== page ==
With about one dozen YieldCos now trading on North American exchanges, the vehicle has seen explosive growth over the past 18 months. According a recent report by Deutsche Bank, and despite some gloominess surrounding other renewable energy investing approaches, the outlook on these structures is strong.
The cost of capital required for energy projects has been reduced via the YieldCo model due to access to cheap corporate debt and as their use of standardized project structures and documents have lowered transaction “soft” costs. YieldCos have created efficient homes for the assets that large companies formerly kept on their balance sheets and have additionally allowed nascent entities to raise relatively cheap capital for acquisitions. They have also facilitated diversification of the renewable energy investor base as typical dividend-focused individual investors have been able to “go green” as an alternative to low yield bonds in a way that has been difficult in a tax credit-driven environment. Arguably, this has lowered return expectations, and therefore the cost of capital, further.
Despite the financing advantages of YieldCos, there is overriding market uncertainty within the solar industry in the face of the expected stepdown of the Investment Tax Credit (ITC) from 30% to 10% at the end of 2016. However, Deutsche Bank is confident that many YieldCos will not feel the impact as they have “already untangled themselves” from their tax equity partners and replaced their contributions with increased debt. Deutsche also claims that YieldCos have the potential to facilitate the move to solar grid parity through capital structure, as equity is trading at a lower cost than debt.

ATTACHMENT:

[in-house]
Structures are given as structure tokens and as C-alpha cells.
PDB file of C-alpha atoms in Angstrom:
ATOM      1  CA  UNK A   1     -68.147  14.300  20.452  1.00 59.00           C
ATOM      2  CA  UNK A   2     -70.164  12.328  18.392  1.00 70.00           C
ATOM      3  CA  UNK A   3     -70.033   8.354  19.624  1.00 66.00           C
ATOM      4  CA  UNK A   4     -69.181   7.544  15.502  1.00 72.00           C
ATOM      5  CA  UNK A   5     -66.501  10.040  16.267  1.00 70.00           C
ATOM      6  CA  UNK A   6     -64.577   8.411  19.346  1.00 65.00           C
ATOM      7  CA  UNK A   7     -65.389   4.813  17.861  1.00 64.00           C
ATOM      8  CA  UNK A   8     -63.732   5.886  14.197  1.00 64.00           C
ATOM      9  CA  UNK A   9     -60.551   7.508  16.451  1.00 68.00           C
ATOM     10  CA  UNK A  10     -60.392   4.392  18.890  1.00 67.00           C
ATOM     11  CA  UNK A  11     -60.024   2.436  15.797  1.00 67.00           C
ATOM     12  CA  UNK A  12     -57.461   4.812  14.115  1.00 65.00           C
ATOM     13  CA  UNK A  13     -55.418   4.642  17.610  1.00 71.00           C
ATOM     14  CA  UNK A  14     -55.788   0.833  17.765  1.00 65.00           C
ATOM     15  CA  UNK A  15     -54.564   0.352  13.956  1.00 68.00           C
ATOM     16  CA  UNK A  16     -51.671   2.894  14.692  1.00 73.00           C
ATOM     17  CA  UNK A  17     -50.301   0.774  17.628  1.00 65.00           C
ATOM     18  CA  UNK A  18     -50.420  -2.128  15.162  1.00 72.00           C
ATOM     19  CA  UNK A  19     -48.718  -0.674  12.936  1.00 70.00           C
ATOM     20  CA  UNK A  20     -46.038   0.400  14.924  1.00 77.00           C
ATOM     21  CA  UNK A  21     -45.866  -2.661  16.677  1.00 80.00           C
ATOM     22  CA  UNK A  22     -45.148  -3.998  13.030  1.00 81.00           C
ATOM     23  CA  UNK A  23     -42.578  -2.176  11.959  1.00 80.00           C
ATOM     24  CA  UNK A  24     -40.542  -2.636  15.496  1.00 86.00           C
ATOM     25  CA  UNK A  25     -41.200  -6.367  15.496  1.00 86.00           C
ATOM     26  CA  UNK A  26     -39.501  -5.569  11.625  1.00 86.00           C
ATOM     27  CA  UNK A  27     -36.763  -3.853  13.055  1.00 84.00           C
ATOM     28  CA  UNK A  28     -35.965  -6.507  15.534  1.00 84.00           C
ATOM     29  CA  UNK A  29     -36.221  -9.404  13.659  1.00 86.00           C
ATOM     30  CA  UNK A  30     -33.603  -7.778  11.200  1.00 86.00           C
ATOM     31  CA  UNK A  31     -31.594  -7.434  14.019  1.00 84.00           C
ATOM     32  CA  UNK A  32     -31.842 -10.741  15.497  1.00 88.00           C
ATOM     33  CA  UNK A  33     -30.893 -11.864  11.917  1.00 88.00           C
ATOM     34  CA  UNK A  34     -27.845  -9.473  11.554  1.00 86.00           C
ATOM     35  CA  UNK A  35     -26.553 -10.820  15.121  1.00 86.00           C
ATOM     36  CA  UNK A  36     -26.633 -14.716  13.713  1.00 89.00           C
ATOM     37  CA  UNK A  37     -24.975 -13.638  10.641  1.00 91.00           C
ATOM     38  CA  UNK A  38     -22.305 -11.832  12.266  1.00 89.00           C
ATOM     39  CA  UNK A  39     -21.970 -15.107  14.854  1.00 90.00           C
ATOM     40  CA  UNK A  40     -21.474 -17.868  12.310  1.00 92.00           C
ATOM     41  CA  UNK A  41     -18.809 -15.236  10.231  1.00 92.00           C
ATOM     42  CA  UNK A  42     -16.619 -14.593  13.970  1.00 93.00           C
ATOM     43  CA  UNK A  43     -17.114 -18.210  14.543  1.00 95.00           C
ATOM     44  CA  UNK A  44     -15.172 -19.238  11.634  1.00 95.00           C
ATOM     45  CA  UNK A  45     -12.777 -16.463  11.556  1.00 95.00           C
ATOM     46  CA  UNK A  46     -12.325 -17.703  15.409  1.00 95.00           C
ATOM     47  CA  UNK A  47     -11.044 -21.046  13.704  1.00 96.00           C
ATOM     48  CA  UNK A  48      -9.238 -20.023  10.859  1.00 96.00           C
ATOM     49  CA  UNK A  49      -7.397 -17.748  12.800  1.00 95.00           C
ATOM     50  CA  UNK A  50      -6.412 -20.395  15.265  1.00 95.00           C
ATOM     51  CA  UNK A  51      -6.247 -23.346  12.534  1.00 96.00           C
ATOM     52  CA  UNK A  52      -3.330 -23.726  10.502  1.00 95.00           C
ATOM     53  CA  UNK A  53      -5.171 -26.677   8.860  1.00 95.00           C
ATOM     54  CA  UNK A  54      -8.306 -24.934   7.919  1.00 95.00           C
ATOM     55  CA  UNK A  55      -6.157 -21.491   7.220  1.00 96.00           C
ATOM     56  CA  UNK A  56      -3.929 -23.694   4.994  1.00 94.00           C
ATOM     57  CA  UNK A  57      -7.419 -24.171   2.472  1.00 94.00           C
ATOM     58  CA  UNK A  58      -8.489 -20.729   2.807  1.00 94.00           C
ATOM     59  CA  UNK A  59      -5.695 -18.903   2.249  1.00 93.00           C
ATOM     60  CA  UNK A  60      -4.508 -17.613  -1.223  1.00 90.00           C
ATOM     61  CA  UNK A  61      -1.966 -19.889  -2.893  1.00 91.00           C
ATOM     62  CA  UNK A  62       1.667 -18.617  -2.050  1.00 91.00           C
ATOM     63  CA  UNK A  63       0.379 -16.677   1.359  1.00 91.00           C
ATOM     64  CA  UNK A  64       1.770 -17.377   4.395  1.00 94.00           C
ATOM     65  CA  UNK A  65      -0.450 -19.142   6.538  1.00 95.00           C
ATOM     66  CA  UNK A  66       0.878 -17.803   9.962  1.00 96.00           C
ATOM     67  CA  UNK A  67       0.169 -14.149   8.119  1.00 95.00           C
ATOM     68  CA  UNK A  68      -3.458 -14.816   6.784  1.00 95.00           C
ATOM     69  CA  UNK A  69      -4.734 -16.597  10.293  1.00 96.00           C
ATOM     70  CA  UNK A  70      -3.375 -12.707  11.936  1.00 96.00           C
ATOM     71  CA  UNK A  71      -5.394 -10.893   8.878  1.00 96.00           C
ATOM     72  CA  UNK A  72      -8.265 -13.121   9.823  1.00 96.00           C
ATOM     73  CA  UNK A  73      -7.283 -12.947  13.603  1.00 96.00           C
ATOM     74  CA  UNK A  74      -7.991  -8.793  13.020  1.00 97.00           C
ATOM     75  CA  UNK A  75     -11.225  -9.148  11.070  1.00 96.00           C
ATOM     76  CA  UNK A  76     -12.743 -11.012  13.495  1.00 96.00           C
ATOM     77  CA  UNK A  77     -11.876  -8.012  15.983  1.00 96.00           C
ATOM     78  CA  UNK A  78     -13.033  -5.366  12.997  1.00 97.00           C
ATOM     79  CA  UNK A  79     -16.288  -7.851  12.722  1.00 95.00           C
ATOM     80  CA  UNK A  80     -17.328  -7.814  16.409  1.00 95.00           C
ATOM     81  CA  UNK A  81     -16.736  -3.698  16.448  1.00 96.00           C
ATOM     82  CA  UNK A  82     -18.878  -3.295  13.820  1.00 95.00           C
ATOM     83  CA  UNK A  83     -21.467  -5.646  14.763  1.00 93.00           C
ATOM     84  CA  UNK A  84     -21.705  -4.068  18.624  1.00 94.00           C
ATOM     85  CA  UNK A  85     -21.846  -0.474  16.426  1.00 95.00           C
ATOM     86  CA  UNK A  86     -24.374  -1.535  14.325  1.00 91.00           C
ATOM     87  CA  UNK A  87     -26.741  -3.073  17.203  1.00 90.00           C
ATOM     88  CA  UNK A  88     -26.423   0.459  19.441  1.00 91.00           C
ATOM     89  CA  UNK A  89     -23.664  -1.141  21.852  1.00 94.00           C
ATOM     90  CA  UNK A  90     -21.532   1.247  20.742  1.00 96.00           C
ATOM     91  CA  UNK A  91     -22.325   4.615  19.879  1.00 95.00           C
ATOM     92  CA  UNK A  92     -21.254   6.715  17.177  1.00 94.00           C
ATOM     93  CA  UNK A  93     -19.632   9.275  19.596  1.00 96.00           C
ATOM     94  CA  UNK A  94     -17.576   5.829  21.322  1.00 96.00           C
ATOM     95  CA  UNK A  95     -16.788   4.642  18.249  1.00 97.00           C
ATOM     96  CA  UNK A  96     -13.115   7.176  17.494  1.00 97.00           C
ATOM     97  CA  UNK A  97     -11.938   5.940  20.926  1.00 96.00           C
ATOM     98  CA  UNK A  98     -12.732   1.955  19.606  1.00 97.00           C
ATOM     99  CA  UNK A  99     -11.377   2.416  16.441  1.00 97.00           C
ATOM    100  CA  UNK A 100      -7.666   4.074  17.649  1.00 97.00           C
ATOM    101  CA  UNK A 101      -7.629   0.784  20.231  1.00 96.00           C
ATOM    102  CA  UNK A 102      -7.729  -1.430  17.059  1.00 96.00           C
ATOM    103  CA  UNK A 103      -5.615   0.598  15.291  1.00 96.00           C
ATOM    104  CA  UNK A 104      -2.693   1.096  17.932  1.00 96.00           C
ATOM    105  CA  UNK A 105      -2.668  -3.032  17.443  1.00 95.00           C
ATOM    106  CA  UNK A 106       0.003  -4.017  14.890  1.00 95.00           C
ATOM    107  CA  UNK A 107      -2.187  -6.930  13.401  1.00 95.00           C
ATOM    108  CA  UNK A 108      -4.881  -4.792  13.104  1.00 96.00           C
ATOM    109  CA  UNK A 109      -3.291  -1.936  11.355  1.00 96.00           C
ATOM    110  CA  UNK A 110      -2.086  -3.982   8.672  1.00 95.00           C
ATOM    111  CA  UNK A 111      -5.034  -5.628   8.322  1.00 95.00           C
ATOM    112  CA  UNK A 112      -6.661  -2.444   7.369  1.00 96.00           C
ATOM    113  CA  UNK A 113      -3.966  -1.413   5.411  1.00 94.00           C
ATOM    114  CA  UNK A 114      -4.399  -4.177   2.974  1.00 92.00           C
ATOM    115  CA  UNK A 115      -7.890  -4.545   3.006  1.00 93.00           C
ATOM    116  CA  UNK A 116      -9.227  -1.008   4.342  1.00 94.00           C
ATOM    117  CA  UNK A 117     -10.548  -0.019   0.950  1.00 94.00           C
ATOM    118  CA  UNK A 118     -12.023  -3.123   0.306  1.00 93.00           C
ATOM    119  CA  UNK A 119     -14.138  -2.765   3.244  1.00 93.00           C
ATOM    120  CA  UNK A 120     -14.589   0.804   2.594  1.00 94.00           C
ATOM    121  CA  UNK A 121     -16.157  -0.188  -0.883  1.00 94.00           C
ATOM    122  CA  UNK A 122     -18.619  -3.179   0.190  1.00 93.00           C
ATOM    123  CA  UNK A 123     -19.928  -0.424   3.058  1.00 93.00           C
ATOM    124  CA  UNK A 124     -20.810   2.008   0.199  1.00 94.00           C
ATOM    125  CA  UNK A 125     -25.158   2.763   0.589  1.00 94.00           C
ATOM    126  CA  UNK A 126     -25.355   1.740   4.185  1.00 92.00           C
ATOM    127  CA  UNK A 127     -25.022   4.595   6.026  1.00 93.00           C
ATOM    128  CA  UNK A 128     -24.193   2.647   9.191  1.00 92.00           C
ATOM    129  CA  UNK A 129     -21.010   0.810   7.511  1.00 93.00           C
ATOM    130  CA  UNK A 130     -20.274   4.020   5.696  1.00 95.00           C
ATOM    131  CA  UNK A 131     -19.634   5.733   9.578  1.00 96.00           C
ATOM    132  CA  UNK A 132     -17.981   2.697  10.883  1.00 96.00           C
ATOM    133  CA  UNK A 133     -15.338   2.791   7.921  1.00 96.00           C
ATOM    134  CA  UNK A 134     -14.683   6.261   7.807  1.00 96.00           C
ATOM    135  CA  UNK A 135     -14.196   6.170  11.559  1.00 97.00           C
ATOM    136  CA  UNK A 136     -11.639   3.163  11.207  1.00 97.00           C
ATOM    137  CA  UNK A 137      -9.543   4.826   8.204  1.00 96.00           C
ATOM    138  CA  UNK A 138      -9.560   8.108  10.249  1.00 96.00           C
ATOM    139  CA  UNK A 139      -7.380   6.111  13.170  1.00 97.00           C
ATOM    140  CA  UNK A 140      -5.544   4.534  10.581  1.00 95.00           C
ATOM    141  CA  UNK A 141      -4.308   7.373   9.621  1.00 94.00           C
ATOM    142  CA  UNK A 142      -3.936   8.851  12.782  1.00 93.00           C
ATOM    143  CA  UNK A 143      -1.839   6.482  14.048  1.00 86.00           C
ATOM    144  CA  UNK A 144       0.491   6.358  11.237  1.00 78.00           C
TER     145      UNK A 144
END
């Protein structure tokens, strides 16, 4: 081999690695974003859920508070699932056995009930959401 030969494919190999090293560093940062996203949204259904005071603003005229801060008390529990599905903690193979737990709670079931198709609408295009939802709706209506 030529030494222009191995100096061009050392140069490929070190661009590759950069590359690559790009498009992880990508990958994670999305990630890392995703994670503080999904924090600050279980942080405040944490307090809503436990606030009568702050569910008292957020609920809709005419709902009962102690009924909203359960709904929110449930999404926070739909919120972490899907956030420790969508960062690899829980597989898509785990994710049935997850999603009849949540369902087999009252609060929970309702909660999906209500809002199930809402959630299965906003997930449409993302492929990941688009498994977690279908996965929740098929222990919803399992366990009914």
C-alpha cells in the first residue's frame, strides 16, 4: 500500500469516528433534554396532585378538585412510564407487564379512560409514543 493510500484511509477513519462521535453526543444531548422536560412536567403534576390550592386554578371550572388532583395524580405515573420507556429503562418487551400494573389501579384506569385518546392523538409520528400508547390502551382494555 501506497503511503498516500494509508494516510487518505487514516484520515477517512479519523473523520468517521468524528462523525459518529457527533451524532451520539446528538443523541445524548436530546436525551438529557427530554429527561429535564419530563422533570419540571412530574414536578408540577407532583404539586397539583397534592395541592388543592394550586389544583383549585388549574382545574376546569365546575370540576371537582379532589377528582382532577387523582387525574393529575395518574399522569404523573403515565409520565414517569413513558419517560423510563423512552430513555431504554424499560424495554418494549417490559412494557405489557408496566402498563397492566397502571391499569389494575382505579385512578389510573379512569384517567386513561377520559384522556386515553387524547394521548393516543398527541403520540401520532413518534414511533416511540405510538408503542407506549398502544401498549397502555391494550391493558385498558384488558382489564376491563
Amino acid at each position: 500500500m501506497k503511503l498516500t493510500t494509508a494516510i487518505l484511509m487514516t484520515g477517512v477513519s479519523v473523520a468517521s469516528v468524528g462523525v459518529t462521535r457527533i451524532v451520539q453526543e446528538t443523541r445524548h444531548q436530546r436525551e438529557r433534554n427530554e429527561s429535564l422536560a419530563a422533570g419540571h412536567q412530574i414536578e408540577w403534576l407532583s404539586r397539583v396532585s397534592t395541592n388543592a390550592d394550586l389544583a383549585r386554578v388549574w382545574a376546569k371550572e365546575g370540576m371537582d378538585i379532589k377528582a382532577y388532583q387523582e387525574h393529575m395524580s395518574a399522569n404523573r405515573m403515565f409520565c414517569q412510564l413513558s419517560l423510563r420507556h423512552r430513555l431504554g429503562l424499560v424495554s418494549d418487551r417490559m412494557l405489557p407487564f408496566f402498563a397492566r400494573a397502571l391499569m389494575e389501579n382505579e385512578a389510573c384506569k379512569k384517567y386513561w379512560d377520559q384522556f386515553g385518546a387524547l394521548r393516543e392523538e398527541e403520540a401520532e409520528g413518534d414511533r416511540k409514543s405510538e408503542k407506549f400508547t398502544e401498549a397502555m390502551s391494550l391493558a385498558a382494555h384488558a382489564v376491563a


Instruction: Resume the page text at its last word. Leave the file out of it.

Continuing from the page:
Based on such projections, and given the ongoing uncertainty of the usefulness of the ITC over the next few years, developers should be working diligently to ensure that their project pipelines are ready for scrutiny from potential YieldCo partners. Projects should be priced accurately and account for market-rate developer and EPC fees. Standardized document suites should be utilized and transactions must be structured efficiently and in compliance with tax rules. Developers also need to avoid the trap of presenting “shovel ready” projects without any land rights, executed revenue contracts or permits in place. Taking these steps and avoiding these pitfalls is critical as anticipating and meeting the needs and expectations of YieldCo acquirers will likely be an increasingly important objective for developers heading into a stormy period.